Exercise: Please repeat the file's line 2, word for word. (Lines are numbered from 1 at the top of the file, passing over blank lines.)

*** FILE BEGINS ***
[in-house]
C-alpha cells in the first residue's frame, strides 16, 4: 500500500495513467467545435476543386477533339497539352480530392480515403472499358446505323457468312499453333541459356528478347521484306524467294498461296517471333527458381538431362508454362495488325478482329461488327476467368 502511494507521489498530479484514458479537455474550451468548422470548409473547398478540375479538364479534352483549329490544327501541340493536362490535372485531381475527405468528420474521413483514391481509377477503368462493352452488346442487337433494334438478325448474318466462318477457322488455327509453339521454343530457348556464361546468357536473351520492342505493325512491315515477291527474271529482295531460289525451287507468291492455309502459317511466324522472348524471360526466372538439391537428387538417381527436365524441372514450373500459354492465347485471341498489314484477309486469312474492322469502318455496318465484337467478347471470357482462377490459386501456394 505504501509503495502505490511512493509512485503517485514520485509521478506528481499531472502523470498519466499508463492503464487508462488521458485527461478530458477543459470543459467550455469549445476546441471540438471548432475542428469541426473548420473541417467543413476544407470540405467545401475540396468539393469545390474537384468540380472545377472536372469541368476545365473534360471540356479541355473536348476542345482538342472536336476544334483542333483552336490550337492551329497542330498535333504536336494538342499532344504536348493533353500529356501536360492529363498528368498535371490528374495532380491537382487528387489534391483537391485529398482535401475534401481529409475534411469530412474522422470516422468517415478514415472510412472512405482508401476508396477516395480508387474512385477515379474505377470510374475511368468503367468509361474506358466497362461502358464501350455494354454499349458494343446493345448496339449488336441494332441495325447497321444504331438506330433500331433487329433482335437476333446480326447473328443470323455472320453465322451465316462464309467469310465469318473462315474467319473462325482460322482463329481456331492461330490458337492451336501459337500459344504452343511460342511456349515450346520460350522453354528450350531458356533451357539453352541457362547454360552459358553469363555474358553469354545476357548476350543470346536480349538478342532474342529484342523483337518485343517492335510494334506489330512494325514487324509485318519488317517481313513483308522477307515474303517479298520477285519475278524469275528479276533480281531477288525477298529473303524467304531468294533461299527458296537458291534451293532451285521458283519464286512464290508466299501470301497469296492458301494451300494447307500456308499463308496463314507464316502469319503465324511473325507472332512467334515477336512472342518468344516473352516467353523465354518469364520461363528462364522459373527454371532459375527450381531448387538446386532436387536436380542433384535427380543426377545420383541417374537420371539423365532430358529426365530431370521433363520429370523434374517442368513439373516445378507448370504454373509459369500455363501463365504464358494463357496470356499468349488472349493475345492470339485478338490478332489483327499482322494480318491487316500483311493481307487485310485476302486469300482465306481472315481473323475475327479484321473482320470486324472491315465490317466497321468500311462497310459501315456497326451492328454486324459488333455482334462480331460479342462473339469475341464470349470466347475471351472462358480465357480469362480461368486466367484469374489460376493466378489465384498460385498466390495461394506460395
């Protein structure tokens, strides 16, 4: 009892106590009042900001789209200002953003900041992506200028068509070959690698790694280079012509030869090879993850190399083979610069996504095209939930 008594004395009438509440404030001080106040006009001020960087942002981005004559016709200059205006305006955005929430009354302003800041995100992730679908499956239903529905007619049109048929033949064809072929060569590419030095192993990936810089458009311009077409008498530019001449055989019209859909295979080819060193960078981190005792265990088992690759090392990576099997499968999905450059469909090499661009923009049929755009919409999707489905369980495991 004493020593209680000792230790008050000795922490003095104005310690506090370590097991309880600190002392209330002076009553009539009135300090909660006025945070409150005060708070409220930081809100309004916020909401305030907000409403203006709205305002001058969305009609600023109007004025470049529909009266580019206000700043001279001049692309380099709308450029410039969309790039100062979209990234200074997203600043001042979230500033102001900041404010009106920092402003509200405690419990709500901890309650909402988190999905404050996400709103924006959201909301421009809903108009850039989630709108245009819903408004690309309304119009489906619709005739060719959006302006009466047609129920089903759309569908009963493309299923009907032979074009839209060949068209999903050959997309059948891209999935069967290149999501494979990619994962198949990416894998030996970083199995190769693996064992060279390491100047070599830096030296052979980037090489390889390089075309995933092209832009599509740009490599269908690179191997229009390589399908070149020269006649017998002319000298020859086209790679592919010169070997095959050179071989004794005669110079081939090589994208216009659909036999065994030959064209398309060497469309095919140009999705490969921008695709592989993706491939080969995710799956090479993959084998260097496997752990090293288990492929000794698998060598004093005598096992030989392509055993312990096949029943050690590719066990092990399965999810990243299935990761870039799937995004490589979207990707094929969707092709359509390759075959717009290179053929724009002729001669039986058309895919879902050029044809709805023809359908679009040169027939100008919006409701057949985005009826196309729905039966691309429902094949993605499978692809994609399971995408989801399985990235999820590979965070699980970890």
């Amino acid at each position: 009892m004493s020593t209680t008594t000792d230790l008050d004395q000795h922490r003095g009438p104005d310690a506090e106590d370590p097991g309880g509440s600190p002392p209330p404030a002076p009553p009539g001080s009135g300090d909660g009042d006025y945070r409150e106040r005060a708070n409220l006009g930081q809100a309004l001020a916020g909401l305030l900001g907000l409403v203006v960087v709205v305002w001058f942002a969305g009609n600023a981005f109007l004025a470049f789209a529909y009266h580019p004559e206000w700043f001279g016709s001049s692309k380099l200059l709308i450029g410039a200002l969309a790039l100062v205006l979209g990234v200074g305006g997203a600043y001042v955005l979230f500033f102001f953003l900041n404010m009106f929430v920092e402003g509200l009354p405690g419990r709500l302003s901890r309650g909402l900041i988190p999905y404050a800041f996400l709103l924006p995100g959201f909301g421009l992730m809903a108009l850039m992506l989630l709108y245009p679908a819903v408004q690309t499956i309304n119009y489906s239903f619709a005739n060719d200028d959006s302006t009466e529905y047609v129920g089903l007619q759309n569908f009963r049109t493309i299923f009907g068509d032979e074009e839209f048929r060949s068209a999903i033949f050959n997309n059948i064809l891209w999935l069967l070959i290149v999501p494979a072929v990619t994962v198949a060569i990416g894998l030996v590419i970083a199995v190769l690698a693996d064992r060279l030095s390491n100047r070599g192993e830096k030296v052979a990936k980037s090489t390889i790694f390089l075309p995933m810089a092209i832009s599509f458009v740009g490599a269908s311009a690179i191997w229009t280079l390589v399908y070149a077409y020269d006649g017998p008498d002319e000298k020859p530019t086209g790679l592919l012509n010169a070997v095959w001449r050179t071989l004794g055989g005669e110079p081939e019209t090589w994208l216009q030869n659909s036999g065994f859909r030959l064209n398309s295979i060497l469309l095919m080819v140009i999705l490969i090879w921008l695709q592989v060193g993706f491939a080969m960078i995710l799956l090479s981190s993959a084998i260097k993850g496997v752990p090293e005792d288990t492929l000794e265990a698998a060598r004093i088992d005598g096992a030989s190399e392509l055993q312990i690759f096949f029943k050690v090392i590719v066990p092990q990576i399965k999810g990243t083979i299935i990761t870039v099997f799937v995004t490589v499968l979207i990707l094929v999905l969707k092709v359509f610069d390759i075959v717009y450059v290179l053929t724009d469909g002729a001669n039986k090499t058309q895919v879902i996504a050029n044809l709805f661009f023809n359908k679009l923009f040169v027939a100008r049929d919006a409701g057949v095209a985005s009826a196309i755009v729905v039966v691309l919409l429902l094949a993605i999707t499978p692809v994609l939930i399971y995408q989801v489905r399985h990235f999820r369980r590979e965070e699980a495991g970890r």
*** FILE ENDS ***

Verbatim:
C-alpha cells in the first residue's frame, strides 16, 4: 500500500495513467467545435476543386477533339497539352480530392480515403472499358446505323457468312499453333541459356528478347521484306524467294498461296517471333527458381538431362508454362495488325478482329461488327476467368 502511494507521489498530479484514458479537455474550451468548422470548409473547398478540375479538364479534352483549329490544327501541340493536362490535372485531381475527405468528420474521413483514391481509377477503368462493352452488346442487337433494334438478325448474318466462318477457322488455327509453339521454343530457348556464361546468357536473351520492342505493325512491315515477291527474271529482295531460289525451287507468291492455309502459317511466324522472348524471360526466372538439391537428387538417381527436365524441372514450373500459354492465347485471341498489314484477309486469312474492322469502318455496318465484337467478347471470357482462377490459386501456394 505504501509503495502505490511512493509512485503517485514520485509521478506528481499531472502523470498519466499508463492503464487508462488521458485527461478530458477543459470543459467550455469549445476546441471540438471548432475542428469541426473548420473541417467543413476544407470540405467545401475540396468539393469545390474537384468540380472545377472536372469541368476545365473534360471540356479541355473536348476542345482538342472536336476544334483542333483552336490550337492551329497542330498535333504536336494538342499532344504536348493533353500529356501536360492529363498528368498535371490528374495532380491537382487528387489534391483537391485529398482535401475534401481529409475534411469530412474522422470516422468517415478514415472510412472512405482508401476508396477516395480508387474512385477515379474505377470510374475511368468503367468509361474506358466497362461502358464501350455494354454499349458494343446493345448496339449488336441494332441495325447497321444504331438506330433500331433487329433482335437476333446480326447473328443470323455472320453465322451465316462464309467469310465469318473462315474467319473462325482460322482463329481456331492461330490458337492451336501459337500459344504452343511460342511456349515450346520460350522453354528450350531458356533451357539453352541457362547454360552459358553469363555474358553469354545476357548476350543470346536480349538478342532474342529484342523483337518485343517492335510494334506489330512494325514487324509485318519488317517481313513483308522477307515474303517479298520477285519475278524469275528479276533480281531477288525477298529473303524467304531468294533461299527458296537458291534451293532451285521458283519464286512464290508466299501470301497469296492458301494451300494447307500456308499463308496463314507464316502469319503465324511473325507472332512467334515477336512472342518468344516473352516467353523465354518469364520461363528462364522459373527454371532459375527450381531448387538446386532436387536436380542433384535427380543426377545420383541417374537420371539423365532430358529426365530431370521433363520429370523434374517442368513439373516445378507448370504454373509459369500455363501463365504464358494463357496470356499468349488472349493475345492470339485478338490478332489483327499482322494480318491487316500483311493481307487485310485476302486469300482465306481472315481473323475475327479484321473482320470486324472491315465490317466497321468500311462497310459501315456497326451492328454486324459488333455482334462480331460479342462473339469475341464470349470466347475471351472462358480465357480469362480461368486466367484469374489460376493466378489465384498460385498466390495461394506460395